RS Puppis and surrounding nebula

The bright Cepheid variable star RS Puppis (hidden behind a black occulting bar to block its glare) illuminates a dim reflection nebula around it. By seeing how long each brightness pulse from the star took to reach various blobs in the nebula, astronomers could find the true distances from the star to the blobs. That, combined with the angular star-to-blob separations on the sky, tells the distance from Earth — without relying on any other data or assumptions about the star itself.

P. Kervella and others

For nearly a century now, astronomers have used Cepheid variable stars as "standard candles" whose apparent brightnesses tell how far away they are. Starting in 1912 Cepheids provided the first good distances to nearby galaxies. One of the reasons for building the Hubble Space Telescope was to measure Cepheids in galaxies farther out than could be done through Earth's fuzzy atmosphere.

Indeed, "Hubble" was something of a double-entendre. The name honored the late Edwin Hubble, but the telescope was also intended to pin down the Hubble constant — the expansion rate of the universe — by comparing the redshifts of key galaxies to their distances found using Cepheid variables.

However, this only works if you know the distances to local Cepheids in our own galaxy well enough to calibrate the Cepheid distance scale as a whole. They're rather unusual super giant stars, so none of them lie close enough to the solar system for really accurate parallax measurements of their distances. Accordingly, astronomers have been expending great efforts to deduce local Cepheids' distances accurately in any way they can.

The best such measurements recently attained an accuracy of just a few percent. Now a group of astronomers has broken that record — by using a unique method to get a range on the bright Cepheid RS Puppis good to about 1.4 percent.

They did it by measuring "light echoes" of the star's pulsations on a surrounding reflection nebula, combined with the star's accurately known pulsation period, the speed of light, and some simple geometry.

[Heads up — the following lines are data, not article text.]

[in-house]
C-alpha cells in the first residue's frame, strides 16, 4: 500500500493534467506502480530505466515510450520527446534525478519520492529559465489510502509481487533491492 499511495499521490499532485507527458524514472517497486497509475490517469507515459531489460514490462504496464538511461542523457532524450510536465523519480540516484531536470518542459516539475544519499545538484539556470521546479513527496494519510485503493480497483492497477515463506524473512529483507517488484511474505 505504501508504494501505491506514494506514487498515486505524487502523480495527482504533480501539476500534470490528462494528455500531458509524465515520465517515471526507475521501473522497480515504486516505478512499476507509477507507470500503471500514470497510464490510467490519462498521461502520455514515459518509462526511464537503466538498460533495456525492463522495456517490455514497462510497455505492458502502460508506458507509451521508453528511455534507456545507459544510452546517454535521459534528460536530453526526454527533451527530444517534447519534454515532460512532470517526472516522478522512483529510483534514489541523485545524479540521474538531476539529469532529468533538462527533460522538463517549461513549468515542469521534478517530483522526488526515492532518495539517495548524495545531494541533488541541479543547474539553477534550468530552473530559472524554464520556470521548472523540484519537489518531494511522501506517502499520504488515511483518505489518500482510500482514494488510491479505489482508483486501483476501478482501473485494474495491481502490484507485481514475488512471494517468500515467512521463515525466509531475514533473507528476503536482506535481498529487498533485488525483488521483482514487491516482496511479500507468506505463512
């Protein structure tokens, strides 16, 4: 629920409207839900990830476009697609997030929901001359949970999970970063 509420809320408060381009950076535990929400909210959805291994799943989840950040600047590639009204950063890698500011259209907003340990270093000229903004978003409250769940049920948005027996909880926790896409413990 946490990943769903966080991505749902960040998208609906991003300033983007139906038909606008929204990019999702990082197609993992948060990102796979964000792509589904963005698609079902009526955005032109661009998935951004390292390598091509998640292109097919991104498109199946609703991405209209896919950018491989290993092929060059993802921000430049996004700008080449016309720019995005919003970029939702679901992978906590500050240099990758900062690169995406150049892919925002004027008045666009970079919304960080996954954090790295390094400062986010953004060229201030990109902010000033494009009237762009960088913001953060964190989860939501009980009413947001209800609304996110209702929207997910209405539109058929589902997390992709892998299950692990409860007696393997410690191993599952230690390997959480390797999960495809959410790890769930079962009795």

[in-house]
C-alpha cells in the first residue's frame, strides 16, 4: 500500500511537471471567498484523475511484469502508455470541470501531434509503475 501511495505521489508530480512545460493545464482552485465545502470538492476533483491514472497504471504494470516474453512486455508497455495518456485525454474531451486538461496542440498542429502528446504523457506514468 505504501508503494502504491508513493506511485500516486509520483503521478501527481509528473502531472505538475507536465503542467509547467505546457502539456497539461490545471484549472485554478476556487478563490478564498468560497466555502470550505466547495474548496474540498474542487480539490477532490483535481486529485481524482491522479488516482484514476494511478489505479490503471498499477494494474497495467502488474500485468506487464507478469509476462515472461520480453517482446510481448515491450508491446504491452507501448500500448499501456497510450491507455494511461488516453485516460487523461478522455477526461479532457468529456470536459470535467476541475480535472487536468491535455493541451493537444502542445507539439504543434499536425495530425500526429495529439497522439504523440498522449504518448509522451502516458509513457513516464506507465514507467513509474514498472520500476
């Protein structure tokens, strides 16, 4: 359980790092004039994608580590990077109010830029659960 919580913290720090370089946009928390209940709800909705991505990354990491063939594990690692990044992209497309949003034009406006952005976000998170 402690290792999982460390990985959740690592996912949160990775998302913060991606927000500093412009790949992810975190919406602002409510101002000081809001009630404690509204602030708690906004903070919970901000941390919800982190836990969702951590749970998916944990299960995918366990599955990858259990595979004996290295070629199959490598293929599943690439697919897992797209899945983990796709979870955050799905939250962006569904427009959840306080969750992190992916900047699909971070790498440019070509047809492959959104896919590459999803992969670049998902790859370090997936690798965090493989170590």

RS Puppis varies in brightness (from magnitude 6.5 to 7.6) every 41.4 days. It is 10 times more massive than the Sun, 200 times larger, and on average 15,000 times more luminous. Pierre Kervella and his colleagues used the European Southern Observatory's New Technology Telescope at La Silla, Chile, to record the faint reflections of these light pulses moving across the nebula. The speed at which they appeared to move, combined with the known speed of light, gave the distance to the nebula and star: 6,500 light years plus or minus 90.

RS Pup is the only Cepheid embedded in a large nebula. "Light that travels from the star to a dust grain to the telescope arrives a bit later than light that comes directly from the star to the telescope," explains Kervella. "As a consequence, if we measure the brightness of a particular, isolated dust blob in the nebula, we obtain a brightness curve that has the same shape as the variation of the Cepheid, but shifted in time." The delay is called a "light echo," by analogy with a sound echo off, say, a canyon wall.

"Knowing the distance to a Cepheid star with such an accuracy proves crucial to the calibration of the period-luminosity relation of this class of stars," says Kervella.

RS Pup is especially important because it's one of the longest-period nearby Cepheids, and few of these have been well measured. The new result should help firm up the entire cosmic distance scale.

Full details are in the team's paper.


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